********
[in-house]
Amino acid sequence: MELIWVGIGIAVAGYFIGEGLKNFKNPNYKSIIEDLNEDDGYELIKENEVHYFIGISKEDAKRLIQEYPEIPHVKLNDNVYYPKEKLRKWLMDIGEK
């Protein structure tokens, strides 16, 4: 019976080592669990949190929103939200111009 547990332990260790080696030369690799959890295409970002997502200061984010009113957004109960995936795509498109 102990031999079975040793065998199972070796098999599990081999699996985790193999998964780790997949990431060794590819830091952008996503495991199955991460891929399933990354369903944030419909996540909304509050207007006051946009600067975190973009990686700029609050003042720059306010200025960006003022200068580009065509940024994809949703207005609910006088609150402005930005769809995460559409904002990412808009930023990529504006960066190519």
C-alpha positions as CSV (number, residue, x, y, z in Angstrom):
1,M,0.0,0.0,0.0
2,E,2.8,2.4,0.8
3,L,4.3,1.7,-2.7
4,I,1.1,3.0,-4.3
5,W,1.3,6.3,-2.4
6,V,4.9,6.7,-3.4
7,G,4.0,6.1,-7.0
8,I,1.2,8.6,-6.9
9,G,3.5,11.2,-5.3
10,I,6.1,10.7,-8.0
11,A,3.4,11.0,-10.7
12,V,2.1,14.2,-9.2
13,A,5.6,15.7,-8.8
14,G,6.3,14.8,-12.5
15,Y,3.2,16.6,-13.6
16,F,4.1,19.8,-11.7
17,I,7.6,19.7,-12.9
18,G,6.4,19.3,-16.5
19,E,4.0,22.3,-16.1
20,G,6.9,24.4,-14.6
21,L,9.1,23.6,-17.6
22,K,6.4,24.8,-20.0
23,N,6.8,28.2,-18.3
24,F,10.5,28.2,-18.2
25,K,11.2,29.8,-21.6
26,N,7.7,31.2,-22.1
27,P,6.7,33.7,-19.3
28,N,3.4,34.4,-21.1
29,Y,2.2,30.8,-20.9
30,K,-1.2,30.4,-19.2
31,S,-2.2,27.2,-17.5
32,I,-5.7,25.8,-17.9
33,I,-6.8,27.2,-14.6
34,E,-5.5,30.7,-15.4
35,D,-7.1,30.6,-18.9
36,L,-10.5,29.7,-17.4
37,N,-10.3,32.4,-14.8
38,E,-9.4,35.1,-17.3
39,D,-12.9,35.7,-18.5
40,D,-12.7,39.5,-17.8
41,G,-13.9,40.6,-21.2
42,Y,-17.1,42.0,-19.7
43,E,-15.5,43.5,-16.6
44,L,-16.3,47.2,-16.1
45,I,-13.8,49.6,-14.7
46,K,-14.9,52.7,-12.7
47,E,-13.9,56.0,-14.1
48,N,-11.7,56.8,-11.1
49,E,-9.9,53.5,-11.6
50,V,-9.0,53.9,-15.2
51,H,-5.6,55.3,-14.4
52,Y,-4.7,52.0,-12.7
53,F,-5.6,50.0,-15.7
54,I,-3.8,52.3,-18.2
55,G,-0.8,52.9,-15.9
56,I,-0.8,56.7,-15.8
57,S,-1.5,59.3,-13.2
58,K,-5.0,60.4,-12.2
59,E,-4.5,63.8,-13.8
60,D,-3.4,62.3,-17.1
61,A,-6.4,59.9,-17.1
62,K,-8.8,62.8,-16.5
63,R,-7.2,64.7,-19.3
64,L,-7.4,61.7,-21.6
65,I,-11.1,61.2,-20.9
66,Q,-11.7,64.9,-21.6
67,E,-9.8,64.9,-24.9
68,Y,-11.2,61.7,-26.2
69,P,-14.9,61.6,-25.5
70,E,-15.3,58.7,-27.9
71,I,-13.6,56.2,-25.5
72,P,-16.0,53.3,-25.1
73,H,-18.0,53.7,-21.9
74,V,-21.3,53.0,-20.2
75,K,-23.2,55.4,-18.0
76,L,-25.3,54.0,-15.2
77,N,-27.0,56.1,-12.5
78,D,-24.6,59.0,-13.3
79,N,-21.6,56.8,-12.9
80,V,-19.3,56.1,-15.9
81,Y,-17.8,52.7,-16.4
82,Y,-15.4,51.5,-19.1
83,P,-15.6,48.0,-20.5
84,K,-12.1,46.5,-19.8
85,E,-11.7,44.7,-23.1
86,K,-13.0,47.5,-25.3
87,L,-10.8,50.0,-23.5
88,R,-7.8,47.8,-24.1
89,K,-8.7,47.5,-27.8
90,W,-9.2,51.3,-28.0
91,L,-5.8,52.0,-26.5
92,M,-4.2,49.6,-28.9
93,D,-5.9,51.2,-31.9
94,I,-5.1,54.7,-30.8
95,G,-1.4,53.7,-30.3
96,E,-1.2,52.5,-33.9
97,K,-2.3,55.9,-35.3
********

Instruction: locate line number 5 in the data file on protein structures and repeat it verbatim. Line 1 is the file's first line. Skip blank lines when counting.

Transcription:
1,M,0.0,0.0,0.0